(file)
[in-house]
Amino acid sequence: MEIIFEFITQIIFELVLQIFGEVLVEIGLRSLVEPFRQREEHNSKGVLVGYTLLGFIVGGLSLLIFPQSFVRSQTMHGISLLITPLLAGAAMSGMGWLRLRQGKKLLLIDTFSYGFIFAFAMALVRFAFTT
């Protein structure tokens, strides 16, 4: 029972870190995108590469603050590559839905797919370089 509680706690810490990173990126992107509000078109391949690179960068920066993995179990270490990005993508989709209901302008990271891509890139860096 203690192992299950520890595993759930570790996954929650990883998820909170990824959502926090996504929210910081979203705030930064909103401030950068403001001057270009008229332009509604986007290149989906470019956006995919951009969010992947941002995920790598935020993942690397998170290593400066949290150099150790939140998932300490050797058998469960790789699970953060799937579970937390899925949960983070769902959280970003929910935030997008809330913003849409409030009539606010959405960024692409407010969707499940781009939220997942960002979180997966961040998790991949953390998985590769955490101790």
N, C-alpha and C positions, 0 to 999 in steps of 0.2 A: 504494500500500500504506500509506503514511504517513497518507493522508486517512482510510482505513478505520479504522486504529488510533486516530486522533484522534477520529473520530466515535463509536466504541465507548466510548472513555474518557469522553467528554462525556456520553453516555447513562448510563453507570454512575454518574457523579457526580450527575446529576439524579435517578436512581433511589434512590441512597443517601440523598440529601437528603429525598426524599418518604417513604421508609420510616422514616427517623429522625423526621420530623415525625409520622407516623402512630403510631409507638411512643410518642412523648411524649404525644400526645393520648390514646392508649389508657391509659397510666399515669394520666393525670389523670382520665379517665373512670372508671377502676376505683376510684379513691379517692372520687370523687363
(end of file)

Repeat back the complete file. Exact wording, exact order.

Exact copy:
[in-house]
Amino acid sequence: MEIIFEFITQIIFELVLQIFGEVLVEIGLRSLVEPFRQREEHNSKGVLVGYTLLGFIVGGLSLLIFPQSFVRSQTMHGISLLITPLLAGAAMSGMGWLRLRQGKKLLLIDTFSYGFIFAFAMALVRFAFTT
């Protein structure tokens, strides 16, 4: 029972870190995108590469603050590559839905797919370089 509680706690810490990173990126992107509000078109391949690179960068920066993995179990270490990005993508989709209901302008990271891509890139860096 203690192992299950520890595993759930570790996954929650990883998820909170990824959502926090996504929210910081979203705030930064909103401030950068403001001057270009008229332009509604986007290149989906470019956006995919951009969010992947941002995920790598935020993942690397998170290593400066949290150099150790939140998932300490050797058998469960790789699970953060799937579970937390899925949960983070769902959280970003929910935030997008809330913003849409409030009539606010959405960024692409407010969707499940781009939220997942960002979180997966961040998790991949953390998985590769955490101790």
N, C-alpha and C positions, 0 to 999 in steps of 0.2 A: 504494500500500500504506500509506503514511504517513497518507493522508486517512482510510482505513478505520479504522486504529488510533486516530486522533484522534477520529473520530466515535463509536466504541465507548466510548472513555474518557469522553467528554462525556456520553453516555447513562448510563453507570454512575454518574457523579457526580450527575446529576439524579435517578436512581433511589434512590441512597443517601440523598440529601437528603429525598426524599418518604417513604421508609420510616422514616427517623429522625423526621420530623415525625409520622407516623402512630403510631409507638411512643410518642412523648411524649404525644400526645393520648390514646392508649389508657391509659397510666399515669394520666393525670389523670382520665379517665373512670372508671377502676376505683376510684379513691379517692372520687370523687363